History of Leith, Edinburgh

December 17, 2011

Edinburgh Castle Taken

Covered with glory and honour, the noble King Robert, the skilful Randolph, and the chivalrous Sir James Douglas, had all gone down to the silent tomb; but other heroes succeeded them, and valiant
deeds were done.
The Scots thought of nothing but battle; the plough was allowed to rust, and the earth to take care of itself. By 1337 the English were again almost entirely driven out of Scotland, and the Castle of Edinburgh was re-captured from them through an ingenious stratagem, planned by William Bullock, a priest, who had been captain of Cupar Castle for Baliol, “and was a man very brave and faithful to the Scots, and of great use to them,” according to Buchanan. Under his directions, Walter Curry, of Dundee, received into his ship two hundred select Scottish soldiers, led by William Douglas, Sir Simon Eraser, Sir John Sandilands, and Bullock also. Anchoring in Leith Roads, the latter presented himself to the governor as master of an English ship just arrived with wines and provisions, which he offered to sell for the use of the garrison. The bait took all the more readily that the supposed captain had closely shaven himself in the Anglo-Norman fashion. On the following day, accompanied by twelve armed men, disguised as seamen, with hoods over their helmets, he appeared at the Castle gates, where they contrived to overturn their casks and hampers, so as to prevent the barriers being closed by the guards and warders, who were instantly slain. At a given signal—the shrill blast of a bugle-horn—Douglas and his companions, with their war-cry, rushed from a place of concealment close by. Sir Richard de Limoisin, the governor, made a bitter resistance, but was overpowered in the end, and his garrison became the prisoners of David II., who returned from France in the following month, accompanied by his queen Johanna; and by that time not an Englishman was left in Scotland. But miserable was the fate of Bullock. By order of a Sir David Berkeley he was thrown into the castle of Lochindorb, in Morayshire, and deliberately starved to death. On this a Scottish historian remarks, ” It is an ancient saying, that neither the powerful, nor the valiant, nor the wise, long flourish in Scotland, since envy obtaineth the mastery of them all.”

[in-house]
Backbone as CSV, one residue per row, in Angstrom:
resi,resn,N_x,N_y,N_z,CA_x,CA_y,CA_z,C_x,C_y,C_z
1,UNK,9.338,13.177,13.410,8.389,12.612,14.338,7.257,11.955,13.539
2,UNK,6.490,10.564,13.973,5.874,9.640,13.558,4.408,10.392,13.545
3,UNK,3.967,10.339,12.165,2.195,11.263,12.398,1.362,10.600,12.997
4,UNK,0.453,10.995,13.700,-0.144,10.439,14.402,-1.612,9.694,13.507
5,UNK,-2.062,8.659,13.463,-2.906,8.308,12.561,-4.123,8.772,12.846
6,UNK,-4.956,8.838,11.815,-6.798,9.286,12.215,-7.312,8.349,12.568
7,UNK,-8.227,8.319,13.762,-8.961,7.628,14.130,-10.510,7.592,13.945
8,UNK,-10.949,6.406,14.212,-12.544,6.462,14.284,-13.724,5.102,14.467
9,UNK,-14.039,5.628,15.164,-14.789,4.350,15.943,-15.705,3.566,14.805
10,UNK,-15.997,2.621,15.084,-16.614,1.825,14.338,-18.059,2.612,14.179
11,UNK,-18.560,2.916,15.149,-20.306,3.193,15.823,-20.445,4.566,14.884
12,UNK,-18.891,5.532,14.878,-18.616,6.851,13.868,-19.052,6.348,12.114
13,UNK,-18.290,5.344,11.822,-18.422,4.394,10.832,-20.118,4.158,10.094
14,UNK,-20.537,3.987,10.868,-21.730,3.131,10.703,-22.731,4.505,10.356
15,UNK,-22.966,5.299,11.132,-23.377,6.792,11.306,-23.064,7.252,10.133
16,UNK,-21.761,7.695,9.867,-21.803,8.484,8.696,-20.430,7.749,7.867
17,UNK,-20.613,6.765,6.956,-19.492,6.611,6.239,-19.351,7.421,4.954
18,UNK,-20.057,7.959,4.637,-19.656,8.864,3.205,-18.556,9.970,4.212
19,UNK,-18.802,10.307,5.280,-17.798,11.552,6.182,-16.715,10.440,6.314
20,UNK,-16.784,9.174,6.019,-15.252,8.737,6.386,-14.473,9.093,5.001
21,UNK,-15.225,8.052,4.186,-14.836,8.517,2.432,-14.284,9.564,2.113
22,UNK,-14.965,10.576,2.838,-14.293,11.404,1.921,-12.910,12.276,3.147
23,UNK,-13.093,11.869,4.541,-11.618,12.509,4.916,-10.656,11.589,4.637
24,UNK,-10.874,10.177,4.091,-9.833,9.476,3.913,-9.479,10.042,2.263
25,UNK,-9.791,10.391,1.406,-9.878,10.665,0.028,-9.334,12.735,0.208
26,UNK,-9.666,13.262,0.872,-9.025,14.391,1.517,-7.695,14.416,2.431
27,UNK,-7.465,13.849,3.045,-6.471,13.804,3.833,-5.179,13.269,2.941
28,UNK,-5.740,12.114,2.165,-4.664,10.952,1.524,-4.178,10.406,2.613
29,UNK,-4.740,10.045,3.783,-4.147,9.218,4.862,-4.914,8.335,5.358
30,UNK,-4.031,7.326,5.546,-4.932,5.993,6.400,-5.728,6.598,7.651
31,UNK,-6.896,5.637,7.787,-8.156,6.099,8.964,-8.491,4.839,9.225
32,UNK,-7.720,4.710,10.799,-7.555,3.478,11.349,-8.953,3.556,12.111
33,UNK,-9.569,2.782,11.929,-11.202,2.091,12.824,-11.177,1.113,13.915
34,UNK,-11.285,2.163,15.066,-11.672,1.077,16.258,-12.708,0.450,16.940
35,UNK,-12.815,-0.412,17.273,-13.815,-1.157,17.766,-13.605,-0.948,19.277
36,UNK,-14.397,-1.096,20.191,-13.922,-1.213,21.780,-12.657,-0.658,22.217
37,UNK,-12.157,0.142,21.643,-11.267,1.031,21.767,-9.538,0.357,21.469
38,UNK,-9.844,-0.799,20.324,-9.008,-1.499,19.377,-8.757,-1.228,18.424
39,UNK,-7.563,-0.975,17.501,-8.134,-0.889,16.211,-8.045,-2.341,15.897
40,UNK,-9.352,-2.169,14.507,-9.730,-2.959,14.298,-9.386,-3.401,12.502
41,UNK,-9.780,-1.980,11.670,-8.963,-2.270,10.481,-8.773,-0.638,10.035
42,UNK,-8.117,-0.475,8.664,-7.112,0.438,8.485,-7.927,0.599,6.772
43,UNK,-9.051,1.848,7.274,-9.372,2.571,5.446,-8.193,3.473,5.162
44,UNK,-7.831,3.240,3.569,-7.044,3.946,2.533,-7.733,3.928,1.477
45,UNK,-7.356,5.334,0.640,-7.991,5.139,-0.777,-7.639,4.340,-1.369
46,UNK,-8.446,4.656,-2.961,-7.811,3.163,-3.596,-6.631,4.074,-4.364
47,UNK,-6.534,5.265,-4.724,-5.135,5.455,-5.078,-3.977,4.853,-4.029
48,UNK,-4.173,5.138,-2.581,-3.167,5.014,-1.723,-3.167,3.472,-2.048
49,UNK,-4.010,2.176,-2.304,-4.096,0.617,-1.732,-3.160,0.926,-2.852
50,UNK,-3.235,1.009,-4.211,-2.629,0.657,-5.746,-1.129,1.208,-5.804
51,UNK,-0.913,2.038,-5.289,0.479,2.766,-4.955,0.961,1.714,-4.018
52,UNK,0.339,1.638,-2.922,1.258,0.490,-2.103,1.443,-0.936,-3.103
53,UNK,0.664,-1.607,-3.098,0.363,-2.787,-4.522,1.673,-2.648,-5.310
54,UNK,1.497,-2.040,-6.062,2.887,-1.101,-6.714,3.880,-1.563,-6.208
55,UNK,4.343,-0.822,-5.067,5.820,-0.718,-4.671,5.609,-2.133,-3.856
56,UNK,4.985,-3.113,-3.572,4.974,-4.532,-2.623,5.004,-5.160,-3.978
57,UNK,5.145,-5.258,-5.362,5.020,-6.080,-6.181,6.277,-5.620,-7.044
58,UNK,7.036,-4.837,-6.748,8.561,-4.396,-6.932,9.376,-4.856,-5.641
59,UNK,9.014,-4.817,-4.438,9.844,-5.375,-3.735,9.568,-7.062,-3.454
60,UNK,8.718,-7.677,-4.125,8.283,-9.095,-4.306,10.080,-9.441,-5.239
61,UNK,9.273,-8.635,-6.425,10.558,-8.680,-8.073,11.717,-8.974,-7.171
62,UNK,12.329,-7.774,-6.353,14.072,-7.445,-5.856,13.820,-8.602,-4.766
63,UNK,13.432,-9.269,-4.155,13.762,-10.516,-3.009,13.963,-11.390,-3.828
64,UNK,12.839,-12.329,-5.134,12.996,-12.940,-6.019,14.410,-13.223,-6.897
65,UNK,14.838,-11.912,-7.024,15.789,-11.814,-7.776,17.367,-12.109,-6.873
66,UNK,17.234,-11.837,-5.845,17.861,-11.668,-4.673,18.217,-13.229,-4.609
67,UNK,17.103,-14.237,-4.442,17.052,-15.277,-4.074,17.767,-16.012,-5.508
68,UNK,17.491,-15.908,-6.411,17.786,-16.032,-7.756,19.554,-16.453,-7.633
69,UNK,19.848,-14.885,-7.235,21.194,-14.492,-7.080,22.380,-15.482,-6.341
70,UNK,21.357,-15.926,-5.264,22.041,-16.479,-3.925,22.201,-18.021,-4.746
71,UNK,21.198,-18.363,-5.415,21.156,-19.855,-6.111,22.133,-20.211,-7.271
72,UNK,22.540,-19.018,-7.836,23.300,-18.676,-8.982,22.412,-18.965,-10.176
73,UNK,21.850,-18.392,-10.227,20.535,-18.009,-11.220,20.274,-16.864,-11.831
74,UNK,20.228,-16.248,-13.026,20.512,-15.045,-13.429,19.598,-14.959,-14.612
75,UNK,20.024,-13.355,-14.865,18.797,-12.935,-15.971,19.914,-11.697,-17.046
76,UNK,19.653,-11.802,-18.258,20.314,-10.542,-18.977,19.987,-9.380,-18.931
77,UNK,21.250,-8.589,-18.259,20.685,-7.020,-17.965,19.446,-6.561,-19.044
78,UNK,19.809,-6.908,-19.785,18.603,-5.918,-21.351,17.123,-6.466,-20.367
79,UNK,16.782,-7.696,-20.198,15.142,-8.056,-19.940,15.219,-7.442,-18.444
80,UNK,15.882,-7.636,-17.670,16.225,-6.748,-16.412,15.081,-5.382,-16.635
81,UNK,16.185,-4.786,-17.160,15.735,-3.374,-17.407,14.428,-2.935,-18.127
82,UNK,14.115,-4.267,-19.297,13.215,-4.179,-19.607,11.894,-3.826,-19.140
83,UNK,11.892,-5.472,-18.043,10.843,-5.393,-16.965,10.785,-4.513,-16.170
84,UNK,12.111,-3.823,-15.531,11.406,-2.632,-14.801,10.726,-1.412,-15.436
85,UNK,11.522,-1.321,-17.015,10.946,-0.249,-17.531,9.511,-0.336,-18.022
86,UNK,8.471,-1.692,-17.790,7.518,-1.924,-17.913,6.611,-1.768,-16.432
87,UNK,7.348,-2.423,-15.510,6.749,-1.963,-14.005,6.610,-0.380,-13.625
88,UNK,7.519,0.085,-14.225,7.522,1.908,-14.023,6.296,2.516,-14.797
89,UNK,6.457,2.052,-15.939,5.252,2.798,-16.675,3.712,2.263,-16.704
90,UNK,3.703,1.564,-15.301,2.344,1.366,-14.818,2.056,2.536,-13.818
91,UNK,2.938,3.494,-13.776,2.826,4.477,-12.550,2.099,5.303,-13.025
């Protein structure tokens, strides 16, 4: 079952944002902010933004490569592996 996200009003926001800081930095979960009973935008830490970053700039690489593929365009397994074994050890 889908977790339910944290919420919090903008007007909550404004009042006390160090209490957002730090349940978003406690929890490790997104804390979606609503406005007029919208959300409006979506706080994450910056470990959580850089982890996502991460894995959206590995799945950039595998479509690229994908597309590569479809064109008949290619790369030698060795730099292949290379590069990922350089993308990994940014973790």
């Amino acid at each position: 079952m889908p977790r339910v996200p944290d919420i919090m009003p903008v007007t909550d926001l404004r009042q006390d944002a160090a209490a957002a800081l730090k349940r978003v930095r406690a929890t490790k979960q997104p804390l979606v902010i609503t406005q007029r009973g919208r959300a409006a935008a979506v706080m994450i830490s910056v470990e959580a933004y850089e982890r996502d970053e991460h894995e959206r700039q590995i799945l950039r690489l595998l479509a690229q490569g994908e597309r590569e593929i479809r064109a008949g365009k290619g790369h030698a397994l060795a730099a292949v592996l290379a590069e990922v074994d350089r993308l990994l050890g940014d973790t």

Source-Old and New Edinburgh

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